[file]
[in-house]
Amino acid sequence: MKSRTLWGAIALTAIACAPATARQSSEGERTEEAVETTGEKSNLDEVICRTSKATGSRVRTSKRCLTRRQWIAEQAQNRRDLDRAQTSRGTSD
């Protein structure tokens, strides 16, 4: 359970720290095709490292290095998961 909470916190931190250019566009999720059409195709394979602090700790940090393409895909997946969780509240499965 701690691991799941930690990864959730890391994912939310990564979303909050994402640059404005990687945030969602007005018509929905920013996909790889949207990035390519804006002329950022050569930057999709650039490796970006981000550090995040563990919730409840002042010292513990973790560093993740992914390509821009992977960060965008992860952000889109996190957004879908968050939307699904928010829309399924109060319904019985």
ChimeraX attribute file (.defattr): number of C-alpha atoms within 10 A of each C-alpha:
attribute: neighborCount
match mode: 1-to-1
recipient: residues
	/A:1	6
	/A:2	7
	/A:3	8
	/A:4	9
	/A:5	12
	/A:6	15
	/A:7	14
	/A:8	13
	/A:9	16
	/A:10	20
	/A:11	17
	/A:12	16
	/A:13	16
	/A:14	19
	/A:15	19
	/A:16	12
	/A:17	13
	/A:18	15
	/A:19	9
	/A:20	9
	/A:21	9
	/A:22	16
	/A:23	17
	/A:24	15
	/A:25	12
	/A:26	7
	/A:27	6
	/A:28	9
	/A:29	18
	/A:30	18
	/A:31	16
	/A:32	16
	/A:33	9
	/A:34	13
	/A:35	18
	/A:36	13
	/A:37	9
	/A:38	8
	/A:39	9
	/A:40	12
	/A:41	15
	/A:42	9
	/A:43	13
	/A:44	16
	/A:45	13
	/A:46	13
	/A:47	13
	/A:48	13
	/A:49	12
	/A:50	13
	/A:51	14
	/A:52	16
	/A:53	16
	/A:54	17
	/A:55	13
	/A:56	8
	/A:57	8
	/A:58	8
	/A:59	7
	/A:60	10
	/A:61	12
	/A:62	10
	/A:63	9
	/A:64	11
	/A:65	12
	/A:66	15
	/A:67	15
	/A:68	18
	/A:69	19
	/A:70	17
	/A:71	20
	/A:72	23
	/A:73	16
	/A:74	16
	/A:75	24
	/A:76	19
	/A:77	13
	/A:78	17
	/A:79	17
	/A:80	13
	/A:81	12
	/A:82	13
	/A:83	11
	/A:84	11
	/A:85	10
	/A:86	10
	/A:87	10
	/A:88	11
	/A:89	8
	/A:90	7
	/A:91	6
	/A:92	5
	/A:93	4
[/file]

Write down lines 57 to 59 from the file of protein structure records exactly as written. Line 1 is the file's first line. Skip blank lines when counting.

	/A:50	13
	/A:51	14
	/A:52	16